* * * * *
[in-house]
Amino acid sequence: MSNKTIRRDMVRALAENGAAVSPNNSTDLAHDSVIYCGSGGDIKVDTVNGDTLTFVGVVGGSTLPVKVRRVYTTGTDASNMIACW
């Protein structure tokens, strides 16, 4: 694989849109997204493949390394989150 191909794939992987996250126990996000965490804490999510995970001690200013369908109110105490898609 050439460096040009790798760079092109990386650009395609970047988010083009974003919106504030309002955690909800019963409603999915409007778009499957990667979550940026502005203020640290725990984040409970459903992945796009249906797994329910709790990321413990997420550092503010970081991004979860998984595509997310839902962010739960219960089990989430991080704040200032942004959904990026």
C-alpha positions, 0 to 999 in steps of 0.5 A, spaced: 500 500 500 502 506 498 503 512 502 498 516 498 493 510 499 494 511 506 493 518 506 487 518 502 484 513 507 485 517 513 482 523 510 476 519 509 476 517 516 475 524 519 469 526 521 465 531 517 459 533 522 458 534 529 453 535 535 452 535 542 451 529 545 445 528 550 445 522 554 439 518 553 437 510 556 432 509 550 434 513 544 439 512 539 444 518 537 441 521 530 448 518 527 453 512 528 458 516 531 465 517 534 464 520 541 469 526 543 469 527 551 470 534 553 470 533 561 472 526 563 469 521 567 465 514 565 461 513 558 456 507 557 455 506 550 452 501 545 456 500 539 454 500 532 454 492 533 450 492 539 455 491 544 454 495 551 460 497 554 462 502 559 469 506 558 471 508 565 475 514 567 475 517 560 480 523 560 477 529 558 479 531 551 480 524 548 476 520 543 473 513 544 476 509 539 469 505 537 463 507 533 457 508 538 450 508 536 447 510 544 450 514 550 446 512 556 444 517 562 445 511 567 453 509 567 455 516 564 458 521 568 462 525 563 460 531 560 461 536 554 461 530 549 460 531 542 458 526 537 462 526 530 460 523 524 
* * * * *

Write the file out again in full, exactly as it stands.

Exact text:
[in-house]
Amino acid sequence: MSNKTIRRDMVRALAENGAAVSPNNSTDLAHDSVIYCGSGGDIKVDTVNGDTLTFVGVVGGSTLPVKVRRVYTTGTDASNMIACW
């Protein structure tokens, strides 16, 4: 694989849109997204493949390394989150 191909794939992987996250126990996000965490804490999510995970001690200013369908109110105490898609 050439460096040009790798760079092109990386650009395609970047988010083009974003919106504030309002955690909800019963409603999915409007778009499957990667979550940026502005203020640290725990984040409970459903992945796009249906797994329910709790990321413990997420550092503010970081991004979860998984595509997310839902962010739960219960089990989430991080704040200032942004959904990026």
C-alpha positions, 0 to 999 in steps of 0.5 A, spaced: 500 500 500 502 506 498 503 512 502 498 516 498 493 510 499 494 511 506 493 518 506 487 518 502 484 513 507 485 517 513 482 523 510 476 519 509 476 517 516 475 524 519 469 526 521 465 531 517 459 533 522 458 534 529 453 535 535 452 535 542 451 529 545 445 528 550 445 522 554 439 518 553 437 510 556 432 509 550 434 513 544 439 512 539 444 518 537 441 521 530 448 518 527 453 512 528 458 516 531 465 517 534 464 520 541 469 526 543 469 527 551 470 534 553 470 533 561 472 526 563 469 521 567 465 514 565 461 513 558 456 507 557 455 506 550 452 501 545 456 500 539 454 500 532 454 492 533 450 492 539 455 491 544 454 495 551 460 497 554 462 502 559 469 506 558 471 508 565 475 514 567 475 517 560 480 523 560 477 529 558 479 531 551 480 524 548 476 520 543 473 513 544 476 509 539 469 505 537 463 507 533 457 508 538 450 508 536 447 510 544 450 514 550 446 512 556 444 517 562 445 511 567 453 509 567 455 516 564 458 521 568 462 525 563 460 531 560 461 536 554 461 530 549 460 531 542 458 526 537 462 526 530 460 523 524 